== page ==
R&R in Pangboche – 5.10.2012

I headed down valley for 5+ hours yesterday through some late-day rain with Remza, Mike Moniz (www.climb7.com is his blog), Jef, and Bruce.  We could feel the strength returning to our depleted bodies as we descended from the heights of Camp III (23,300’) to the relatively thick and abundant air of Pangboche (13,500’).  It’s amazing how the body adapts, as Pangboche now feels like sea level and I practically can run straight up hills with 40+ lbs on my back without losing my breath.  If only it felt this way at 23,000+ feet…

The ravages of altitude are insidious though.  As I took a shower at our teahouse last night and got a glimpse in the mirror of what is left of my body… it’s shocking.  I’ve lost at least 15-20 lbs already, I would guess, and have nearly no fat and dramatically less muscle mass compared to 4-6 weeks ago.  I’ve had this happen on many climbing trips/expeditions before, but never to this level.   The summit push, which will burn ~30,000 calories cumulatively (over 5-7 days), will make this atrophy even more pronounced.  I had read, and therefore somewhat expected, that I could lose 20%+ of my body weight on Everest and that is playing out to be true. I could be back to my early high school playing weight (down to 135 lbs from 168 lbs) when I broke my knee at age 15, before it’s all said and done, which is a terrifying thought.  Although, the thought of putting all of that weight back on over the summer is pretty appealing, I must admit.

So, we’re eating a ton and trying to put some muscle back on over these next few days to get ready for the summit push.  I must have eaten 5,000 calories (if not more) at dinner last night alone and look forward to doing more of the same over the next few days before heading back up to base camp.

The good news is that as I write this post our incredibly strong team of Sherpa are heading up to the South Col to establish Camp IV and start fixing the route to the summit.  We certainly could not do this trip without their exceptional persistence and assistance.  The time to go for the summit is nearly here… we’ll arrive back in base camp on Sunday, 5/15, and possibly leave for the summit rotation as early as Tuesday, 5/17, if conditions/weather permit.  If that schedule were to hold, we could summit on 5/21, but there are many factors that will dictate that timing as we get closer to departing base camp for the upper mountain and the summit… stay tuned.

10 thoughts on “R&R in Pangboche – 5.10.2012

  1. thanks for the posts Jim, reading all of them. Absolutely amazing. Godspeed and safe climbing, you ROCK!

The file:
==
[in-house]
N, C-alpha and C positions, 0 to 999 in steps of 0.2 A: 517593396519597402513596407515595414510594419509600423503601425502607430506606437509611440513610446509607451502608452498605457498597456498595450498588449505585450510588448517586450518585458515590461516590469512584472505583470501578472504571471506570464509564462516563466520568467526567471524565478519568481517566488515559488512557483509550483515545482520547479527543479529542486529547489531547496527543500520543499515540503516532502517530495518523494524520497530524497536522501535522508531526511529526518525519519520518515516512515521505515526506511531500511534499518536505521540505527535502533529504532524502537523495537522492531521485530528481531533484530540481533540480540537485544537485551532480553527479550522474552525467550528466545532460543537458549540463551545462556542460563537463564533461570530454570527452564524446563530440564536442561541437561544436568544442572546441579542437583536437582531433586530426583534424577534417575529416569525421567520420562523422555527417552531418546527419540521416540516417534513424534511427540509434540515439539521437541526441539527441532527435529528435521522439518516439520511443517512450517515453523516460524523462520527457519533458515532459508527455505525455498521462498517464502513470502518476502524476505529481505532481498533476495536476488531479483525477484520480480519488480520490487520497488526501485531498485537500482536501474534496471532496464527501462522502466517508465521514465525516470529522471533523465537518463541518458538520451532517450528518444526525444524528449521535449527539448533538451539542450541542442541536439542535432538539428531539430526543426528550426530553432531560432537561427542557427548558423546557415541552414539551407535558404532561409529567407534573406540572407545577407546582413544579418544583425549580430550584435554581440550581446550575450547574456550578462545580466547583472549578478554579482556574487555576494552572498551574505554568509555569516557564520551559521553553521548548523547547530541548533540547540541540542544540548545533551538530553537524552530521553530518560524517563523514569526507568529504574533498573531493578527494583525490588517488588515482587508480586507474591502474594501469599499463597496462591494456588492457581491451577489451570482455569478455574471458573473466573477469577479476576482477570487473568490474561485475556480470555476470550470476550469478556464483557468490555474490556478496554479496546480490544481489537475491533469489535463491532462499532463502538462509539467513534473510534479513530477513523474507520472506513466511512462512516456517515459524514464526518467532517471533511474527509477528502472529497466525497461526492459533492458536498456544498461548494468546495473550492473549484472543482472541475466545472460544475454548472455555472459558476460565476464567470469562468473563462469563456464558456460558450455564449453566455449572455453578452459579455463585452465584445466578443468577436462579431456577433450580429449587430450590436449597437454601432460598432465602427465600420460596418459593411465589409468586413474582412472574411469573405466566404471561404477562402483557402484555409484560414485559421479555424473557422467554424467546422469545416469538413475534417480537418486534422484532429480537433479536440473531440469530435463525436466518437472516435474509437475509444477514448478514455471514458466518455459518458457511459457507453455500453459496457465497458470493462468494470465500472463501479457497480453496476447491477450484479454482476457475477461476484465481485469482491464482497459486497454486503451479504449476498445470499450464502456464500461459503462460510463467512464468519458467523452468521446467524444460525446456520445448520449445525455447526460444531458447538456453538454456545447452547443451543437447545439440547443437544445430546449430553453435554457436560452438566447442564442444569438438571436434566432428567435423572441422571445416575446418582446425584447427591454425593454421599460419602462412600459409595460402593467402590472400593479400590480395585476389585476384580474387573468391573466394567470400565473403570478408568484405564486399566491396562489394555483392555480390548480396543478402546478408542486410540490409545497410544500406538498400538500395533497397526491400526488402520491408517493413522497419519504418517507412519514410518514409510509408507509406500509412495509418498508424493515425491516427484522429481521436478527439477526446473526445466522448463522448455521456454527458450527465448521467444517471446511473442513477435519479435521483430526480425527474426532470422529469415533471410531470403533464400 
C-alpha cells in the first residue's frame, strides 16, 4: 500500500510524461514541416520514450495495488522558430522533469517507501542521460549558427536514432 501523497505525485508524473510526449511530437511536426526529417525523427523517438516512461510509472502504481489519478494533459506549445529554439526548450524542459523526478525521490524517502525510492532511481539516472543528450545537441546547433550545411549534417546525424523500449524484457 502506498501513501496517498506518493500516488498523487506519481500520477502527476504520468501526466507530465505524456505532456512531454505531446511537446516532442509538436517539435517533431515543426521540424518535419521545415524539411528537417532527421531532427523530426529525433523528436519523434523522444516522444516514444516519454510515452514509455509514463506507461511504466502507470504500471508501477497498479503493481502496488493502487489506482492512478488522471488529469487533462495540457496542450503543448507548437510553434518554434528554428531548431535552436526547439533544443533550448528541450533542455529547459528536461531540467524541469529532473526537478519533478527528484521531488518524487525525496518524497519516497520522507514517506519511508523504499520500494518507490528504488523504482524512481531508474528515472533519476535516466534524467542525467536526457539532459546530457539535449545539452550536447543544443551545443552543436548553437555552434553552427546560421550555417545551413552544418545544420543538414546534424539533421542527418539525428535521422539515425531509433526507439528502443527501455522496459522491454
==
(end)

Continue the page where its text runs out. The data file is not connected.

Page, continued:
2. Jim – love the updates. Feels like I am there except that I am eating Cheetos on my couch and only living through your updates. The drama on the mountain this year is pretty interesting especially with the grandstanding some people (Himex) are taking. Alan’s blog is doing a great job of presenting things without bias.

    Pack on the pounds and be safe. We are thinking of you!

  3. Thanks Jim for adding me so I can enjoy the journey you and the rest of my new friends are embarking on. I enjoy reading all the updates and it makes me very excited for all of you. My fingers are crossed for good weather and safe climbing. Play Safe!!!

  4. Your descriptions are wonderful! Cheers to you and your entire group for success. Enjoy and be safe! Laurie Parr Thomas (Bob Berger’s friend) 🙂

  5. Great commentary Jim. You are SO right about all the rumors and hype going around. Bottom line- there’s always a variety of challenges, it is Everest afterall! Face them and take them on one at a time. You can do this Jimbo. Draw on all your past experiences and training and take down this monster. All our prayers and well wishes for your strength, endurance and safety!

  6. Jim, but on the plus side you are going to look great in a bikini this summer. I’m going to pitch The Biggest Loser, Everest to NBC. Stay foucsed, stay healthy, stay safe!

  7. It was a trip of a lifetime to be there and meet the whole crew. Tell everyone hey for me.
    One of the concerns you & I talked about was being stuck in a big jam of people. Well now with less people on the mountain you should have a less crowded Everest! Things always work out for a reason and this seems to be it.

    As always, take care my friend, and keep pushing through this. You can do it.

    Persevering,

    Clay D.

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